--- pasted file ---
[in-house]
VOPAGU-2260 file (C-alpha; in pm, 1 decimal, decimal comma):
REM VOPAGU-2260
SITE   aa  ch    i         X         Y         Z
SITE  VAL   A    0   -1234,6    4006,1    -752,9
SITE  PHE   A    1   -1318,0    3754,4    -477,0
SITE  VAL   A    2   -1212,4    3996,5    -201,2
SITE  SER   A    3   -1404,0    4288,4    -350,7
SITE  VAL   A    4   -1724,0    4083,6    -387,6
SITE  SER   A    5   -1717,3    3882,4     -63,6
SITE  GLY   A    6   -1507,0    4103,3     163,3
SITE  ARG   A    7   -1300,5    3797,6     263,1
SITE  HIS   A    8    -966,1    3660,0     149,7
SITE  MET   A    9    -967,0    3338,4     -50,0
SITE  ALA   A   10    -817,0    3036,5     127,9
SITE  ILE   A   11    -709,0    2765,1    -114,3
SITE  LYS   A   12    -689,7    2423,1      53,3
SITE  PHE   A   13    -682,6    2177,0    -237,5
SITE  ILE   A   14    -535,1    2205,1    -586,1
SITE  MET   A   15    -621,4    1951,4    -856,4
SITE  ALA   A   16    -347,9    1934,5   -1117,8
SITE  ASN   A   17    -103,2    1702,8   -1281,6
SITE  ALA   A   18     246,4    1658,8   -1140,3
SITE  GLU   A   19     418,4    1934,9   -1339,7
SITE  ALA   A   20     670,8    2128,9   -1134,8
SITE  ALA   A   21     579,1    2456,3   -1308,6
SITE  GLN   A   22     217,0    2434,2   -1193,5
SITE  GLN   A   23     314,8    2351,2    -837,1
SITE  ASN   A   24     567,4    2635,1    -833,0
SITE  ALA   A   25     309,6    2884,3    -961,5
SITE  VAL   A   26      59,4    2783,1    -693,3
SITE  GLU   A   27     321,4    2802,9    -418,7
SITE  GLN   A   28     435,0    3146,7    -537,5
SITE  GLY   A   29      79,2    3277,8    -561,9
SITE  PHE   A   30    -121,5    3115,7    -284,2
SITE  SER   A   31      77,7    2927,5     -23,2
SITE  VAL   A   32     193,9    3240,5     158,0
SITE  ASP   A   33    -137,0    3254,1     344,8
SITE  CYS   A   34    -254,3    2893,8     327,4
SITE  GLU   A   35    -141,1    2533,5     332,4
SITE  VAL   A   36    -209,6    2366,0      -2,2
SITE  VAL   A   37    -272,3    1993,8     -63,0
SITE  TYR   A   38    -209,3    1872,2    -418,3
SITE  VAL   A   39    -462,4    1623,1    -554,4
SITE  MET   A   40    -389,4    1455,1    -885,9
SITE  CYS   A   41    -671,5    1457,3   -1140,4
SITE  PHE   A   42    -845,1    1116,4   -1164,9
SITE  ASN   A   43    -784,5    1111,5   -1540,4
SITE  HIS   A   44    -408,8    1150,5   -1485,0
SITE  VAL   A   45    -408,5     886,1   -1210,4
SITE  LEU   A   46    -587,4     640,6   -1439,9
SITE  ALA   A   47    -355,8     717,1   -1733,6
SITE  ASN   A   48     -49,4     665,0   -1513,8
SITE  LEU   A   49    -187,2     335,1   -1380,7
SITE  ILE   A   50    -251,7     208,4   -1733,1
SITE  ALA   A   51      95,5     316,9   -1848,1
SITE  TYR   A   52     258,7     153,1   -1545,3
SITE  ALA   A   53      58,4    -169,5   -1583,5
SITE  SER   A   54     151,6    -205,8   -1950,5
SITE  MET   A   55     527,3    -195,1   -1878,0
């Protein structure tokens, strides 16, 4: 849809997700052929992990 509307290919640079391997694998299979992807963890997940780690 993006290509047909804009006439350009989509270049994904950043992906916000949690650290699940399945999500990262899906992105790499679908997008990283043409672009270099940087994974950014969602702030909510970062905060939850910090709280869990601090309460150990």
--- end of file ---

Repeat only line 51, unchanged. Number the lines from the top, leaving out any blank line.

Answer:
SITE  LEU   A   46    -587,4     640,6   -1439,9